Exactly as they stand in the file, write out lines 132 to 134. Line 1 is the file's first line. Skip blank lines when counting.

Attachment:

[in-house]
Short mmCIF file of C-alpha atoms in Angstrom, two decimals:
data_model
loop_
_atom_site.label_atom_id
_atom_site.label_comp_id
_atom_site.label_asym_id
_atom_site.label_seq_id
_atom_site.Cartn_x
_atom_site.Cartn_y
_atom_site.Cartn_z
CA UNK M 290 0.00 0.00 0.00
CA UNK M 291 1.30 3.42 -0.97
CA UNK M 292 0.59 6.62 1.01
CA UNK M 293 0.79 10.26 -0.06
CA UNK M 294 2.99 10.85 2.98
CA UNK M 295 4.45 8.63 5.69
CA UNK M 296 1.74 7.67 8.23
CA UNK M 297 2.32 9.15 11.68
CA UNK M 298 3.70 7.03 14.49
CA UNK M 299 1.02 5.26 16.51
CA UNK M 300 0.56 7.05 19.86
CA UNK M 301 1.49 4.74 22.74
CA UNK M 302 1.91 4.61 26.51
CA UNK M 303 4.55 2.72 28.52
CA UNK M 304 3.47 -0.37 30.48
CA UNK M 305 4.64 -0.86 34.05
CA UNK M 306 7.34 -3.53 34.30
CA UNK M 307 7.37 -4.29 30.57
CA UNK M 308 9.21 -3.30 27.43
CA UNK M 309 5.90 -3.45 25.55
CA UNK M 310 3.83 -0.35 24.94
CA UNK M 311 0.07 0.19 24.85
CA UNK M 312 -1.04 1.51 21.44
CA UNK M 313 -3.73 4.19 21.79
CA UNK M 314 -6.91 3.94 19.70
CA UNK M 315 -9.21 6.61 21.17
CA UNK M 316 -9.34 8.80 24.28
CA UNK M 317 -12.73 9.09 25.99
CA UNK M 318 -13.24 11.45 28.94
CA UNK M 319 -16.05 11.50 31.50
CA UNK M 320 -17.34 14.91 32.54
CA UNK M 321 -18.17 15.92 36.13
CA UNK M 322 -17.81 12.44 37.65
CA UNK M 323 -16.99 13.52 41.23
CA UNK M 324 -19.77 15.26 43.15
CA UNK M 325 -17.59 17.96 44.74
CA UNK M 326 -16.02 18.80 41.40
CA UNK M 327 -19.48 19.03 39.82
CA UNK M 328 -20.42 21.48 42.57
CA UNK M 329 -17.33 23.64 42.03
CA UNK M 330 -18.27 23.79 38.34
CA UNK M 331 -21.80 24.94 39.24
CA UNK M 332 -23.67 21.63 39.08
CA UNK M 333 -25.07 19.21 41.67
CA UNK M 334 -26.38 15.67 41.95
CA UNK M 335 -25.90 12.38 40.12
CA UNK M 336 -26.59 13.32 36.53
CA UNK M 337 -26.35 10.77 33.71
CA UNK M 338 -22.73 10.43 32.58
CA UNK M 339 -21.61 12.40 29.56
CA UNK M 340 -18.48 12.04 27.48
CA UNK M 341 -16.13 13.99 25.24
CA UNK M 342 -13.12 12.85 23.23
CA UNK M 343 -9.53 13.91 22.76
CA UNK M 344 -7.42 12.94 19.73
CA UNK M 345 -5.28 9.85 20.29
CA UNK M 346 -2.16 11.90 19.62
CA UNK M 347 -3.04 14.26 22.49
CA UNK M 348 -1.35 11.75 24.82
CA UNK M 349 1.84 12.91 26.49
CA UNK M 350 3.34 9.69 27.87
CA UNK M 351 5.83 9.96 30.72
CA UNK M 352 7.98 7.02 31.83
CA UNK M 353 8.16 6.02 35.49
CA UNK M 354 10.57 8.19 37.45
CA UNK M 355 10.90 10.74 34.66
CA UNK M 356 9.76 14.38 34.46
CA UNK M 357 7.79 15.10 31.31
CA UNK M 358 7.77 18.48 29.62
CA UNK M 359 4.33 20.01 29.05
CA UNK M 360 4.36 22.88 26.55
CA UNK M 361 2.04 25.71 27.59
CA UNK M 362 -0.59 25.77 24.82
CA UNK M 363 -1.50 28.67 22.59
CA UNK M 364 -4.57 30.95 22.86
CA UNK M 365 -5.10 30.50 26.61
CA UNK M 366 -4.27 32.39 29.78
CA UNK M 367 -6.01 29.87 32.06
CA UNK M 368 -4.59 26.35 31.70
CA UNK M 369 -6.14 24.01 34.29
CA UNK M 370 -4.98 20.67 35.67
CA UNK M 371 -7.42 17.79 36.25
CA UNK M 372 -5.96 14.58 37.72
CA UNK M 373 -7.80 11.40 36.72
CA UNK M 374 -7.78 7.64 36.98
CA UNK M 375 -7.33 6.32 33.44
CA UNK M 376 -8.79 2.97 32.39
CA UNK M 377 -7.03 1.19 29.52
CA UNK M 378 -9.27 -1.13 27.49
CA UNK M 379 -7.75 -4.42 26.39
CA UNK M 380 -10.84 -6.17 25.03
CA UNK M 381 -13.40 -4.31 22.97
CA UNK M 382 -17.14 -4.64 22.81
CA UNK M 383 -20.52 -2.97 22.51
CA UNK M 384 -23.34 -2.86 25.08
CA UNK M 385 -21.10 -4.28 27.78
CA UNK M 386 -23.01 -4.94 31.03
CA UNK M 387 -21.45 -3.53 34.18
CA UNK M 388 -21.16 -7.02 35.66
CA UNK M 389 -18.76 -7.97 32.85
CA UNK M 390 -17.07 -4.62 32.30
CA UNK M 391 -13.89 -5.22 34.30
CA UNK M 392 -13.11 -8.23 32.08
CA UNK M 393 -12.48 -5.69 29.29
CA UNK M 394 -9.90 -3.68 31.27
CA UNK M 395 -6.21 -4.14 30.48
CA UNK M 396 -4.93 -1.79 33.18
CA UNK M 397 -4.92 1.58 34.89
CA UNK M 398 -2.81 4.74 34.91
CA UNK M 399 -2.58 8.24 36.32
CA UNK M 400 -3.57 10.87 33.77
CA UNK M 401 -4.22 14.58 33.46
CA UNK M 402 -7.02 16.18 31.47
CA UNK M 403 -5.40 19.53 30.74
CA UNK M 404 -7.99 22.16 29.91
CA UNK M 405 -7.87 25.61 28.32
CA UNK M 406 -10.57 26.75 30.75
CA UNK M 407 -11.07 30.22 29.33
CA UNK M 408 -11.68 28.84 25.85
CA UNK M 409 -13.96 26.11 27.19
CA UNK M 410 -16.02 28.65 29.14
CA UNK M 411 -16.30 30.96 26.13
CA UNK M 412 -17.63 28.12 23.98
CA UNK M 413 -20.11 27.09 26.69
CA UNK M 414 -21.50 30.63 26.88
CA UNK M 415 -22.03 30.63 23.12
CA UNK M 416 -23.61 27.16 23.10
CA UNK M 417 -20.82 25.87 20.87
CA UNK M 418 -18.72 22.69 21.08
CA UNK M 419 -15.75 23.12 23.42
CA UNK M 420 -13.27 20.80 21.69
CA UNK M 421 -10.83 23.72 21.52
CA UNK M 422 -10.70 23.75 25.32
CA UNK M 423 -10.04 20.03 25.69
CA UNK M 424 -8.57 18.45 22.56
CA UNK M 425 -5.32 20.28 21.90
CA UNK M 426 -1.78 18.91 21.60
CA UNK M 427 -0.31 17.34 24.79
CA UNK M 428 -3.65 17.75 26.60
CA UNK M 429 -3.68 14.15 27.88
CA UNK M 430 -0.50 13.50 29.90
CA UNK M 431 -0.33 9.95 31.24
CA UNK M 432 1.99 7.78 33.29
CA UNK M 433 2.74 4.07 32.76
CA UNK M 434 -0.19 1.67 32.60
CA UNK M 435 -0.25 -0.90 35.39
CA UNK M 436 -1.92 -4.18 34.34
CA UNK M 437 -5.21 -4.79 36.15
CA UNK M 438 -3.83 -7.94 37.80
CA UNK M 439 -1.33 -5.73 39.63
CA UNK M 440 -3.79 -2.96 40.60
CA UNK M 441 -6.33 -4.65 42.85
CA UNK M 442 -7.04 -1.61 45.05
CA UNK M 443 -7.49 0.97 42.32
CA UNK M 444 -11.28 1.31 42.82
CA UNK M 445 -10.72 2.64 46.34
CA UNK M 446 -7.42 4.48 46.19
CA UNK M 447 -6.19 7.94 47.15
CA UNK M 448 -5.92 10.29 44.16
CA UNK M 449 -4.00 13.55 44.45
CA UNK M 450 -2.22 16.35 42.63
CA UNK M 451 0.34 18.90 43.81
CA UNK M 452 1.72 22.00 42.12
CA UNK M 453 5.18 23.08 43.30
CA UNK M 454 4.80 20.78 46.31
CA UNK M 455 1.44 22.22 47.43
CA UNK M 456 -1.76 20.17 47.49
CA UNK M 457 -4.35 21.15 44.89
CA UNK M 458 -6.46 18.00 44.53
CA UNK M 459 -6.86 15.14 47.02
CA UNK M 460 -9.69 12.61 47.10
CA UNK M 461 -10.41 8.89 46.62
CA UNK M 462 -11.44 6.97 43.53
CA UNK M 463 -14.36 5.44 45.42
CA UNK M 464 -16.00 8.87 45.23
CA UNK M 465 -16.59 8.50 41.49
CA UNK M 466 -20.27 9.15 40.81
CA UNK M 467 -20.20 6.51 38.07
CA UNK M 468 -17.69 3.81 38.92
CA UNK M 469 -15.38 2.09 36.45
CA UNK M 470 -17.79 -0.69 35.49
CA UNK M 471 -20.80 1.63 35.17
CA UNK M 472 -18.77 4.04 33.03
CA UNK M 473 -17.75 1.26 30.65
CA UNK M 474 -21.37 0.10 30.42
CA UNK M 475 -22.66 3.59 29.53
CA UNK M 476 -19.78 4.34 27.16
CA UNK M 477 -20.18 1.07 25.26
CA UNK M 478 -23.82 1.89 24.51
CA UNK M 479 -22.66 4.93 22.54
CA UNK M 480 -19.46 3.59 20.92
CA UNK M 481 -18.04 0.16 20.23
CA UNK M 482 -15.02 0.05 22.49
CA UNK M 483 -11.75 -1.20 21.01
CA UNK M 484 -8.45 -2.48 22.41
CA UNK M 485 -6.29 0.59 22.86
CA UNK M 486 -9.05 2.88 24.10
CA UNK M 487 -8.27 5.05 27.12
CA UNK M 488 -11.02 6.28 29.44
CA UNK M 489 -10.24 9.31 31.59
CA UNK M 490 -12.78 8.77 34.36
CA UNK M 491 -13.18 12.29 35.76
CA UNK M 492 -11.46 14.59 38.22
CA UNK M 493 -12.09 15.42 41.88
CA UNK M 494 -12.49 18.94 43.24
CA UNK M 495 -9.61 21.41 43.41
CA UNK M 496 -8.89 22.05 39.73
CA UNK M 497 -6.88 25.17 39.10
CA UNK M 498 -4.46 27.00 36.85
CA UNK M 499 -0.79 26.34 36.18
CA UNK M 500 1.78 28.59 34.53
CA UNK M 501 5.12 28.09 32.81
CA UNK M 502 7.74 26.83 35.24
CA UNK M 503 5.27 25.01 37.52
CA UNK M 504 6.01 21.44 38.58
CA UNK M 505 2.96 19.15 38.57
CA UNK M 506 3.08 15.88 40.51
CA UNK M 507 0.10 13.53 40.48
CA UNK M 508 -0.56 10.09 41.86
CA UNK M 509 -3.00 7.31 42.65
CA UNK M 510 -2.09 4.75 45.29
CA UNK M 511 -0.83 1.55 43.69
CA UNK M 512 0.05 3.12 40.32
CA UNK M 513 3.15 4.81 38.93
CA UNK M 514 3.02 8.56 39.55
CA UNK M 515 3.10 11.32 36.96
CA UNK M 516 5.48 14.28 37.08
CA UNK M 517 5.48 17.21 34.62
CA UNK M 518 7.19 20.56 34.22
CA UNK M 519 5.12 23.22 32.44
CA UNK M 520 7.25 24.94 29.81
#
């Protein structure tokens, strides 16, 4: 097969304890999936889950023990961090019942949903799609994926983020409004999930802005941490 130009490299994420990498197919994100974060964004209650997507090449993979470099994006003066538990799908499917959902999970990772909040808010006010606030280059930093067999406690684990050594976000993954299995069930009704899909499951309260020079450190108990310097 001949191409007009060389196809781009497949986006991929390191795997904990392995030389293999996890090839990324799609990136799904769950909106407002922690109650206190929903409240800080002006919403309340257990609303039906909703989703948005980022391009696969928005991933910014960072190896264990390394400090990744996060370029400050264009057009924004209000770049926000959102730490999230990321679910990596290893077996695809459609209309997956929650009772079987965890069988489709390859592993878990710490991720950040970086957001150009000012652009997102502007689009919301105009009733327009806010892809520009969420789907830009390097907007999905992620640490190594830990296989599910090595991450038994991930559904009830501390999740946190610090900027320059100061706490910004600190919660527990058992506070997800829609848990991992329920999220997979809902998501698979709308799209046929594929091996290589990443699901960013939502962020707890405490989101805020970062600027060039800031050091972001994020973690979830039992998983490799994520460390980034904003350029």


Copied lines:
CA UNK M 410 -16.02 28.65 29.14
CA UNK M 411 -16.30 30.96 26.13
CA UNK M 412 -17.63 28.12 23.98